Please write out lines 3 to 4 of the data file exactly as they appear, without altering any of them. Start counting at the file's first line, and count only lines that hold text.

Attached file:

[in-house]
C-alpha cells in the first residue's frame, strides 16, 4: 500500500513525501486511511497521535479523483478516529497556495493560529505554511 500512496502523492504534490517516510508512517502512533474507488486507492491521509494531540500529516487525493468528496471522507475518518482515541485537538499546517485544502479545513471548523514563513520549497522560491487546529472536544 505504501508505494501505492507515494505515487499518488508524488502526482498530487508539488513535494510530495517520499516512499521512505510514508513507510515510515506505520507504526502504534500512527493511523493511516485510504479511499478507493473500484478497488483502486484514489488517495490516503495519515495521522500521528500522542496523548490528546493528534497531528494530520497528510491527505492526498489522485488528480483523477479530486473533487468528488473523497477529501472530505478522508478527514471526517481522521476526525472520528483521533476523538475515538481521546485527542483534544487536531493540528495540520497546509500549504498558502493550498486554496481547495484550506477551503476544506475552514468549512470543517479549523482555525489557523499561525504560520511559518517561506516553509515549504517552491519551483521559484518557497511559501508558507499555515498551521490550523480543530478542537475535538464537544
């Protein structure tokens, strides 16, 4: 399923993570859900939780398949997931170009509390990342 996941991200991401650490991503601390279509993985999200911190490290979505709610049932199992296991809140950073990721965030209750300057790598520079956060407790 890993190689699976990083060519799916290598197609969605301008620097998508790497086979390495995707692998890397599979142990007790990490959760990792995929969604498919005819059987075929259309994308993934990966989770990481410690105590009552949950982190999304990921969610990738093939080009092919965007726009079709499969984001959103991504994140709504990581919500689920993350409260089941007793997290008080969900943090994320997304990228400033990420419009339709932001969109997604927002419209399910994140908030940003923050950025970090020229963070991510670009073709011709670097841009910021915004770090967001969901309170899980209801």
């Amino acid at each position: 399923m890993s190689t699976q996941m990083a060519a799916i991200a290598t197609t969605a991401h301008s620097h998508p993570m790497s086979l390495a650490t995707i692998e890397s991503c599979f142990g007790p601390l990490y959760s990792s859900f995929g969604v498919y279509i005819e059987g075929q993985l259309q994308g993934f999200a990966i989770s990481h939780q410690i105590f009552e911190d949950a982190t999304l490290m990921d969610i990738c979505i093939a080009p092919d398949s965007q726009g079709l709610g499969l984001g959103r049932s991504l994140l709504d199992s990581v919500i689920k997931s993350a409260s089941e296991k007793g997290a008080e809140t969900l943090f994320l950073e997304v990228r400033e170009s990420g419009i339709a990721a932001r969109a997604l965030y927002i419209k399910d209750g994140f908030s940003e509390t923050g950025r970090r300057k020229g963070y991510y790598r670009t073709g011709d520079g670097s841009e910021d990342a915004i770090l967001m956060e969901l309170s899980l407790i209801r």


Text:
């Protein structure tokens, strides 16, 4: 399923993570859900939780398949997931170009509390990342 996941991200991401650490991503601390279509993985999200911190490290979505709610049932199992296991809140950073990721965030209750300057790598520079956060407790 890993190689699976990083060519799916290598197609969605301008620097998508790497086979390495995707692998890397599979142990007790990490959760990792995929969604498919005819059987075929259309994308993934990966989770990481410690105590009552949950982190999304990921969610990738093939080009092919965007726009079709499969984001959103991504994140709504990581919500689920993350409260089941007793997290008080969900943090994320997304990228400033990420419009339709932001969109997604927002419209399910994140908030940003923050950025970090020229963070991510670009073709011709670097841009910021915004770090967001969901309170899980209801």
């Amino acid at each position: 399923m890993s190689t699976q996941m990083a060519a799916i991200a290598t197609t969605a991401h301008s620097h998508p993570m790497s086979l390495a650490t995707i692998e890397s991503c599979f142990g007790p601390l990490y959760s990792s859900f995929g969604v498919y279509i005819e059987g075929q993985l259309q994308g993934f999200a990966i989770s990481h939780q410690i105590f009552e911190d949950a982190t999304l490290m990921d969610i990738c979505i093939a080009p092919d398949s965007q726009g079709l709610g499969l984001g959103r049932s991504l994140l709504d199992s990581v919500i689920k997931s993350a409260s089941e296991k007793g997290a008080e809140t969900l943090f994320l950073e997304v990228r400033e170009s990420g419009i339709a990721a932001r969109a997604l965030y927002i419209k399910d209750g994140f908030s940003e509390t923050g950025r970090r300057k020229g963070y991510y790598r670009t073709g011709d520079g670097s841009e910021d990342a915004i770090l967001m956060e969901l309170s899980l407790i209801r």